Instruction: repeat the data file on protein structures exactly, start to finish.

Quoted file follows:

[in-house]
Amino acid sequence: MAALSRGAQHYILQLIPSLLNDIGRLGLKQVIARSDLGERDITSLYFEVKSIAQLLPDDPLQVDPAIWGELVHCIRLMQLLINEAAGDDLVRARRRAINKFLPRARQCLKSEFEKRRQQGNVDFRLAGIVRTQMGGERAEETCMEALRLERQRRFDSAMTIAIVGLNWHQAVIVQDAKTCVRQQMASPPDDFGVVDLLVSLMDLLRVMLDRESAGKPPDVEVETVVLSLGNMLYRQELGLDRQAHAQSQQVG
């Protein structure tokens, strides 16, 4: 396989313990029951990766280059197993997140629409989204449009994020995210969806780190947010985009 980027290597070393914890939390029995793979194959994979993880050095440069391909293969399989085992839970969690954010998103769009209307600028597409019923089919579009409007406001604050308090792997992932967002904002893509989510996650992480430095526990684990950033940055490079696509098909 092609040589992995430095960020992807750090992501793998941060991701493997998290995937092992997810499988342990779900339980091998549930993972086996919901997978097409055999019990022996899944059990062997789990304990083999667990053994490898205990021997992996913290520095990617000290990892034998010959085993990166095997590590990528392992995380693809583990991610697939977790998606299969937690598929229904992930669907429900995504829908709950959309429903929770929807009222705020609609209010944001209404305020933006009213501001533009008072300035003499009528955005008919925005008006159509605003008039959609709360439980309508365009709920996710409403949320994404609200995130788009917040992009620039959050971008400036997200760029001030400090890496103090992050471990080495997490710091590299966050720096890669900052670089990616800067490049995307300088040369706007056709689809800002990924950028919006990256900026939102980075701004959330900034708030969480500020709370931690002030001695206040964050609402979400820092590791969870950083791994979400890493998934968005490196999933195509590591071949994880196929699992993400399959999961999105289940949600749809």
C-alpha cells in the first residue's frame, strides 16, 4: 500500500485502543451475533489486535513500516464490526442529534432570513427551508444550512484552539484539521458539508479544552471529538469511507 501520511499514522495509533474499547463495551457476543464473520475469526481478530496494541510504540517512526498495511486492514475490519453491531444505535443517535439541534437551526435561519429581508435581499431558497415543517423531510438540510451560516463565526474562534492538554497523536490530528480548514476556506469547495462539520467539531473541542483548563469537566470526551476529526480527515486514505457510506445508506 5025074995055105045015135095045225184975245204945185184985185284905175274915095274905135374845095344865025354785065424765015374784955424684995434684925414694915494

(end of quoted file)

[in-house]
Amino acid sequence: MAALSRGAQHYILQLIPSLLNDIGRLGLKQVIARSDLGERDITSLYFEVKSIAQLLPDDPLQVDPAIWGELVHCIRLMQLLINEAAGDDLVRARRRAINKFLPRARQCLKSEFEKRRQQGNVDFRLAGIVRTQMGGERAEETCMEALRLERQRRFDSAMTIAIVGLNWHQAVIVQDAKTCVRQQMASPPDDFGVVDLLVSLMDLLRVMLDRESAGKPPDVEVETVVLSLGNMLYRQELGLDRQAHAQSQQVG
């Protein structure tokens, strides 16, 4: 396989313990029951990766280059197993997140629409989204449009994020995210969806780190947010985009 980027290597070393914890939390029995793979194959994979993880050095440069391909293969399989085992839970969690954010998103769009209307600028597409019923089919579009409007406001604050308090792997992932967002904002893509989510996650992480430095526990684990950033940055490079696509098909 092609040589992995430095960020992807750090992501793998941060991701493997998290995937092992997810499988342990779900339980091998549930993972086996919901997978097409055999019990022996899944059990062997789990304990083999667990053994490898205990021997992996913290520095990617000290990892034998010959085993990166095997590590990528392992995380693809583990991610697939977790998606299969937690598929229904992930669907429900995504829908709950959309429903929770929807009222705020609609209010944001209404305020933006009213501001533009008072300035003499009528955005008919925005008006159509605003008039959609709360439980309508365009709920996710409403949320994404609200995130788009917040992009620039959050971008400036997200760029001030400090890496103090992050471990080495997490710091590299966050720096890669900052670089990616800067490049995307300088040369706007056709689809800002990924950028919006990256900026939102980075701004959330900034708030969480500020709370931690002030001695206040964050609402979400820092590791969870950083791994979400890493998934968005490196999933195509590591071949994880196929699992993400399959999961999105289940949600749809």
C-alpha cells in the first residue's frame, strides 16, 4: 500500500485502543451475533489486535513500516464490526442529534432570513427551508444550512484552539484539521458539508479544552471529538469511507 501520511499514522495509533474499547463495551457476543464473520475469526481478530496494541510504540517512526498495511486492514475490519453491531444505535443517535439541534437551526435561519429581508435581499431558497415543517423531510438540510451560516463565526474562534492538554497523536490530528480548514476556506469547495462539520467539531473541542483548563469537566470526551476529526480527515486514505457510506445508506 5025074995055105045015135095045225184975245204945185184985185284905175274915095274905135374845095344865025354785065424765015374784955424684995434684925414694915494